The Fiji times today said that Mr. Qarase , in his case against the President , questioned the Legality of the President to do what he did . It didn’t questioned his ability to make sound Judgements or question the President’s health at that and subsequent times .
    Perhaps the Court Application was flawed and needs to be addressed from this new angle to get the desired result . As for the Commander’s actions being treasonous , that could well be established if the Court accepted that the President was incompetent due to his poor mental health , yet that finding alone , wouldn’t prove a case of treason .

  17. IslandBoy Says:

    @SV – Naita Kutusebe, can you please e-mail me and copy Katalina?

  18. Mark Manning Says:

    Perhaps Mr.Qarase should be considering challenging Frank’s initial suspension of Parliament as an act of treason , as this was done before the President made any declarations . Also , Mr Qarase never did have Frank challenged for his seditious comments before the coup ! Why , no one knows !

  19. Mark Manning Says:

    Nothing to do with anything . But this poor guy spent more than half his life under coups !

  20. Soul of Fiji Says:

    To Aiarse, the three judges did it to themselves, they insulted their own integrity.

    No matter how he or Budhau or Choro or the PIG and his PIGlets try and snuff out the peoples opinion on the judges useless intepretation, the truth will always expose them.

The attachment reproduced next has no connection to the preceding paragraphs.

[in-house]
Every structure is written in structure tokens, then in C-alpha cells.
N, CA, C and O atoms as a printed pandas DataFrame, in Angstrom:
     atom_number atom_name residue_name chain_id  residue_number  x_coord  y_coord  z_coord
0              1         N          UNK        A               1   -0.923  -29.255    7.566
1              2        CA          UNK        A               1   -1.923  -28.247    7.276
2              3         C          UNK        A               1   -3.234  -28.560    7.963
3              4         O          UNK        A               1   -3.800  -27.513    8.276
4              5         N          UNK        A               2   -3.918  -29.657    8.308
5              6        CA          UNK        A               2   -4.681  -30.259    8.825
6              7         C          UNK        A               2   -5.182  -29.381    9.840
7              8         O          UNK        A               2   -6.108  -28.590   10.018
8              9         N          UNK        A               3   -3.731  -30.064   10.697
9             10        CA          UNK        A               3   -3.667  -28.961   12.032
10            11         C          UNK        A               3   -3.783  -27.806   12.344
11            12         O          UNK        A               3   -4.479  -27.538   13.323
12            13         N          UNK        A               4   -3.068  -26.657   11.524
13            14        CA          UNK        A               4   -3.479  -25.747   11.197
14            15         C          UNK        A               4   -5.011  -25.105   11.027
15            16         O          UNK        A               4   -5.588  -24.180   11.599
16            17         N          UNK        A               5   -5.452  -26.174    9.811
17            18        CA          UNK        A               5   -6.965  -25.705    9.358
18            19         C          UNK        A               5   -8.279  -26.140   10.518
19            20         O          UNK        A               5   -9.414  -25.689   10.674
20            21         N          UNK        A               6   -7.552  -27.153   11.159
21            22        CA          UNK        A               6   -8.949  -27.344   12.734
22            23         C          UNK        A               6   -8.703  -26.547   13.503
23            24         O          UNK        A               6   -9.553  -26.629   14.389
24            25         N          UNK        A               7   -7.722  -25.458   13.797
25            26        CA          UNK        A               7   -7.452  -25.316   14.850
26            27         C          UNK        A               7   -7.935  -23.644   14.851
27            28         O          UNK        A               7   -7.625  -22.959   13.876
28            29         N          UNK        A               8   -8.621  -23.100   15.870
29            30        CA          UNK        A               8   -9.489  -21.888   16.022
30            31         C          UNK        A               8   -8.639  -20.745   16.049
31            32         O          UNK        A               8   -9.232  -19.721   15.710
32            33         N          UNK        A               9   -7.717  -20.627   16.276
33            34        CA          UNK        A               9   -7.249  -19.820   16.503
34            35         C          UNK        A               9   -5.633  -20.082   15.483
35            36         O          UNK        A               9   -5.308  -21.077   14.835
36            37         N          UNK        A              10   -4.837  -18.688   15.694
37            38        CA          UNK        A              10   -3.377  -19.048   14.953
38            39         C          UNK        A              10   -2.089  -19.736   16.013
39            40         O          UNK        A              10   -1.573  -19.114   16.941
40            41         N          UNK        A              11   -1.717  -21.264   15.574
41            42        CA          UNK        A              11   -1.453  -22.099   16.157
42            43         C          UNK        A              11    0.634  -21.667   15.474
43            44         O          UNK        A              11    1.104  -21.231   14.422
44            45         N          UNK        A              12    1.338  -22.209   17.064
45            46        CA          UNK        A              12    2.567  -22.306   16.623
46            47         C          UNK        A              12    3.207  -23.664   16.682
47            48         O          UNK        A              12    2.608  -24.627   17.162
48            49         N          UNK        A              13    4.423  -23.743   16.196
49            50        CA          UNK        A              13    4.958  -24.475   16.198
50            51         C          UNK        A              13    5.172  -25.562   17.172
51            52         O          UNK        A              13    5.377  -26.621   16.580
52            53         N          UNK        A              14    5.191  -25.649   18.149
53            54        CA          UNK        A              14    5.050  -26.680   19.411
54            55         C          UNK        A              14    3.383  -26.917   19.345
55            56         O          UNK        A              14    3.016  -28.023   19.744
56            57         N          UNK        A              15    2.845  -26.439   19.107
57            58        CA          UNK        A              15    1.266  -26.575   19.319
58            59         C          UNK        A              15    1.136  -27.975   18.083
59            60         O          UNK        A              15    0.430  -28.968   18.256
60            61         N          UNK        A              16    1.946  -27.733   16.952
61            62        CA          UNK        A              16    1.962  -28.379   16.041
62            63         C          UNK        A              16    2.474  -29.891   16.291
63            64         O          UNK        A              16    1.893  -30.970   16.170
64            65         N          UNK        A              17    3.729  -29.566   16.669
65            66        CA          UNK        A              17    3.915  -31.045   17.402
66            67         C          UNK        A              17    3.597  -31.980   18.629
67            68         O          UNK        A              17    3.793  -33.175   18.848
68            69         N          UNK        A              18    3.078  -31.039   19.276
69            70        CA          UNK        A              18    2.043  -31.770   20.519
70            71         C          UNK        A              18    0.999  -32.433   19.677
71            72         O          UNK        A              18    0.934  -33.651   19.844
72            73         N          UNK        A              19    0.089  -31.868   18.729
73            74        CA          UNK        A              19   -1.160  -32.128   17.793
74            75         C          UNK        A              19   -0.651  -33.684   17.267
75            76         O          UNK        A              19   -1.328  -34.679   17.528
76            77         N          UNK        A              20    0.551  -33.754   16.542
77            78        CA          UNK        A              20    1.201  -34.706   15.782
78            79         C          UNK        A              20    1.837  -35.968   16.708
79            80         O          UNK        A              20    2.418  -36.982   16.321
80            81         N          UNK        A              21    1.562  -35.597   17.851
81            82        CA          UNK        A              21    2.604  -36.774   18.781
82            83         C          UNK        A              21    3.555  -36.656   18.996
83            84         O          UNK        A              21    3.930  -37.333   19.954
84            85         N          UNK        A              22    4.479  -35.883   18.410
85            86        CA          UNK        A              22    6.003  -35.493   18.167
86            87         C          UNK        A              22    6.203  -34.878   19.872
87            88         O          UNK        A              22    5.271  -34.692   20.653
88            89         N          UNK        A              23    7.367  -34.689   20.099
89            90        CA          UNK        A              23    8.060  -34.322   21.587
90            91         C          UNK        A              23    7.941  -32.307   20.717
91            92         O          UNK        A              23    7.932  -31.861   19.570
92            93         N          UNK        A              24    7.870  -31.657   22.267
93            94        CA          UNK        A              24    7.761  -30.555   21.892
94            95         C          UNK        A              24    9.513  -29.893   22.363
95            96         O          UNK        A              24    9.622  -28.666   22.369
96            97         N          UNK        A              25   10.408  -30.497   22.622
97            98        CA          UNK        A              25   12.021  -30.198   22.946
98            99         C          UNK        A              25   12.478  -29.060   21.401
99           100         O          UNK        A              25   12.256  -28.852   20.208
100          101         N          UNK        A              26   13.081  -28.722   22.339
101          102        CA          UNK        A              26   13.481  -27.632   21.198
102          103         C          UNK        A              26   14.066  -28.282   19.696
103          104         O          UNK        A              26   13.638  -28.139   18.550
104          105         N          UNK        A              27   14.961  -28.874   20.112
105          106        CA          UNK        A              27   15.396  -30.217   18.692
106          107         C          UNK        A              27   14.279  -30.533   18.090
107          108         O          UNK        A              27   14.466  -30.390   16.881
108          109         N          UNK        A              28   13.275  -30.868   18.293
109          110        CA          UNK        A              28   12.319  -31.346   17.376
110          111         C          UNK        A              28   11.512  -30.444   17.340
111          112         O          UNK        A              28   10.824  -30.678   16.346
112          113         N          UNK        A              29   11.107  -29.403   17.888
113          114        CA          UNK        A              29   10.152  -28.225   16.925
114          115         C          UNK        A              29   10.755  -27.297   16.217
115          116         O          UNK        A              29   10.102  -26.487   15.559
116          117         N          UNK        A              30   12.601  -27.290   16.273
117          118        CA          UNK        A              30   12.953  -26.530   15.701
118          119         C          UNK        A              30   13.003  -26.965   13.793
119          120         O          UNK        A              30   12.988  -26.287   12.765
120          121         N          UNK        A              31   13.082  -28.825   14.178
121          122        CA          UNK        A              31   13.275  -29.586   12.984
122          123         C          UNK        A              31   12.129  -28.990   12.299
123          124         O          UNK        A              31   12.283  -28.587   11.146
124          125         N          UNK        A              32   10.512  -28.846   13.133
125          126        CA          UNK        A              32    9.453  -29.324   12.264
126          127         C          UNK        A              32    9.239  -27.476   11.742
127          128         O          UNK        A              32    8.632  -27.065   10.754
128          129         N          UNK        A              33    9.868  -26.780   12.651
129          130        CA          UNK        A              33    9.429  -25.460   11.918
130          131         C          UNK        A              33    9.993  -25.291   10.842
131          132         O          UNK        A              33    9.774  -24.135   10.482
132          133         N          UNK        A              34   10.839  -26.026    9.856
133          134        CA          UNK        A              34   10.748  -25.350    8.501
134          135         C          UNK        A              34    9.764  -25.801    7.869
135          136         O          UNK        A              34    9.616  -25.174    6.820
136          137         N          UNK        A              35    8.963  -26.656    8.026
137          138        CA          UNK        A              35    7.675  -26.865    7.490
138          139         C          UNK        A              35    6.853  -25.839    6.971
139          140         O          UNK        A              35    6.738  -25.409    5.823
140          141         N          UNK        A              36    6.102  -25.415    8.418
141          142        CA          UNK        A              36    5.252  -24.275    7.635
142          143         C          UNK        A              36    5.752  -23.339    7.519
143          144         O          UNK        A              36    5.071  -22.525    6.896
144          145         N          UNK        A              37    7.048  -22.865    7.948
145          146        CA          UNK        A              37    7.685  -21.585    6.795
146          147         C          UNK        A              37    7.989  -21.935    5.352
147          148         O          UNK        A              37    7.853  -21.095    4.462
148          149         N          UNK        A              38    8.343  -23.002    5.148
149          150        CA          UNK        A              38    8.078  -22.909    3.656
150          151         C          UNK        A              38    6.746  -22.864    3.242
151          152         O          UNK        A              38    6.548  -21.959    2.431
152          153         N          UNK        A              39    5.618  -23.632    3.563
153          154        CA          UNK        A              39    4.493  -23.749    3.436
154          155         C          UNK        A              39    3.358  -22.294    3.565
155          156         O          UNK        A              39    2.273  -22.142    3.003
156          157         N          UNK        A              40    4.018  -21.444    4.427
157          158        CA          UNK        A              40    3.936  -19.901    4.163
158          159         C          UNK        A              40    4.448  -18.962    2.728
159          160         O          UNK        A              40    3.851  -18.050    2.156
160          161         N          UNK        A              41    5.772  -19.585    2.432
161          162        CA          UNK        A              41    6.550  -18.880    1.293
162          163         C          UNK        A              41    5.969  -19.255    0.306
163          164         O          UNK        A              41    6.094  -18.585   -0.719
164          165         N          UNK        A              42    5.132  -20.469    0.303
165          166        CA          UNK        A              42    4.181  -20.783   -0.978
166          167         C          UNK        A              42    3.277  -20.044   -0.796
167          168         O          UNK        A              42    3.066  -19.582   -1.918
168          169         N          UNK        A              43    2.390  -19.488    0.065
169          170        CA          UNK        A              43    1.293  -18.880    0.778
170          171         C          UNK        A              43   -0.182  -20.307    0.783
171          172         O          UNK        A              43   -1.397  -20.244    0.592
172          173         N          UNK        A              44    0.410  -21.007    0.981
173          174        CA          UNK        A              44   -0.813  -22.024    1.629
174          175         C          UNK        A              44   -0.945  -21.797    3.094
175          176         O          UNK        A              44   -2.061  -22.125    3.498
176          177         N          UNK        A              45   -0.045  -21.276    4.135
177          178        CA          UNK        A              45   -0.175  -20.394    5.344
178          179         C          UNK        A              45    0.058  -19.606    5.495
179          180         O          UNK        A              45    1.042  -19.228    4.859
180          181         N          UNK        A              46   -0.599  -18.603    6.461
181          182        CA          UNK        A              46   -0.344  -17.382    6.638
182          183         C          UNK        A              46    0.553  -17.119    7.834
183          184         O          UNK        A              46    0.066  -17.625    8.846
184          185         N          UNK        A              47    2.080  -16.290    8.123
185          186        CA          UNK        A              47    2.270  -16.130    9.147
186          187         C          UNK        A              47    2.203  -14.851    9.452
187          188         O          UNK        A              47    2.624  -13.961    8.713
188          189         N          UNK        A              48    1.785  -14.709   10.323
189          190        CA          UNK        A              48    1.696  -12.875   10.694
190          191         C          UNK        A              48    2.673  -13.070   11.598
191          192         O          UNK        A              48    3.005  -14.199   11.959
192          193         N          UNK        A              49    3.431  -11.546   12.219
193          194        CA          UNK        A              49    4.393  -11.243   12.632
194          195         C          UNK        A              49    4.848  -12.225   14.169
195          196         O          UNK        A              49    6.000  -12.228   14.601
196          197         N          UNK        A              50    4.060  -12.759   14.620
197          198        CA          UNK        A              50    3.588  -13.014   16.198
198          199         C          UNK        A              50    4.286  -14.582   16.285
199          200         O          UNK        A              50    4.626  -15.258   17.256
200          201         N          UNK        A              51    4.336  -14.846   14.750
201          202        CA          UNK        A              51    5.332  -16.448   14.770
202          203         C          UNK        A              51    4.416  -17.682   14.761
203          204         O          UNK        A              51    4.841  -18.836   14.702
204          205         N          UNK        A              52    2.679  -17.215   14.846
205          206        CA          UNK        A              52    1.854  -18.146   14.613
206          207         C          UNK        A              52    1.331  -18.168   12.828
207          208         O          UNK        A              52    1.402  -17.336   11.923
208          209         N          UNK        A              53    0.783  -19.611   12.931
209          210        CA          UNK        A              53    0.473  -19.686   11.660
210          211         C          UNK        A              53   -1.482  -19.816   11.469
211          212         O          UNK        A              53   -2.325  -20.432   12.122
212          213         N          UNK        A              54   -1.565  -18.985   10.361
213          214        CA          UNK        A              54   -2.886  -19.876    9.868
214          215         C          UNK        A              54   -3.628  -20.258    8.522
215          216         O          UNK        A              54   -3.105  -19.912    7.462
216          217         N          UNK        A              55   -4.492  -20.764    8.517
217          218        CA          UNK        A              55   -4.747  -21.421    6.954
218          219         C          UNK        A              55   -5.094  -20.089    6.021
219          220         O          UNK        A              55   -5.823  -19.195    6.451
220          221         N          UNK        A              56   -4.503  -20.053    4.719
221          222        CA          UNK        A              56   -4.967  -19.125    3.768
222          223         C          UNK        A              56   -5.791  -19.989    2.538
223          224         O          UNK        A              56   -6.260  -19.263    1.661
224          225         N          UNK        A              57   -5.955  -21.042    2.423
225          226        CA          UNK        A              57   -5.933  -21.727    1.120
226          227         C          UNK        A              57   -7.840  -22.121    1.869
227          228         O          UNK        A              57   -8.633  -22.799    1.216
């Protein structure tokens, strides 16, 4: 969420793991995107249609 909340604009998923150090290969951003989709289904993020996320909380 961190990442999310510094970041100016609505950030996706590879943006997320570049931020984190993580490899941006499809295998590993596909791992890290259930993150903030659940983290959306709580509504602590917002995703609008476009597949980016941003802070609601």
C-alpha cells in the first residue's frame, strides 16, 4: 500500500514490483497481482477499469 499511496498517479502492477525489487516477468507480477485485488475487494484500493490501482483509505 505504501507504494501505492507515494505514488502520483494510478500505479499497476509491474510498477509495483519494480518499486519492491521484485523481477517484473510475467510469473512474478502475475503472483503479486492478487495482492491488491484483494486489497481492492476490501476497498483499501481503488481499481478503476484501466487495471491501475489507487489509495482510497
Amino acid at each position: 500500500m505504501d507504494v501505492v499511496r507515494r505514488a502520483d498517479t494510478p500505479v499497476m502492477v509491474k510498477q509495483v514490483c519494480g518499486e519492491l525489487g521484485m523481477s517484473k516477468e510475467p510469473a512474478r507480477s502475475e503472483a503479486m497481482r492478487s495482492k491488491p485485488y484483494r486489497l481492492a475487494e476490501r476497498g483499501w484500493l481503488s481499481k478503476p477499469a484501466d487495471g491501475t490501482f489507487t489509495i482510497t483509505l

BS can get you to the top but will not keep you there. YOU LIVE BY THE GUN YOU WILL DIE BY THE GUN, mark my words and when it happen do not be supprised.

  21. Adi Kaila Says:

    How true is that SOF –

    I am just as disappointed as everyone else with an iota of commonsense about the miscarriage of justice handed down by gates and his cronies, but it has also revealed their complete disregard of the law no matter how it is interpreted by them.

    gates the gigantic poop and his cronies have become big fish in a scummy little pond that is the ig – they have reached heights they would otherwise struggle for in their homelands. Amazing how gates upholds all that the bipolar pig stands for? What’s that all about?

    For all of us law abiding citizens the COURT OF FLAW revelation has exposed exactly what we all knew and it alerts us to be more selective in our behaviour, more careful and watchful.

    Dredre tiko, dredre tiko, kele mai na Zephyr tagitagi tiko.

  22. natewaprince Says:

    Budhau and Bainimarama,

    Went to bed holding each others banana,

    When Tui entered the room,

    He picked up a broom,

    A nd whacked the shit out of these two ”others”.

  23. ex Fiji Tourist Says:

    Welcome back the limerick loving blogger.

  24. Adi Kaila Says:

    NP – the two others are lodged in the pot hole at 4 miles.

    Totolo ragone – me lai veicage taki

  25. Billy Says:

    Contempt of court? The 3 judges have just done that by themselves, brought the court down to such a level of ridicule and contempt. Evidence of “influence” by illegal regime on the court decision? Check out p2 sat 11/10 FT: L-R: scuttle, aiarze, X,X, byrne, gates! Sure they didn’t talk “shop?”

  26. Budhau Says:

    Nice one NatewaPrince, although you could have made better use of that broomstick.
    May I make a suggestion or two.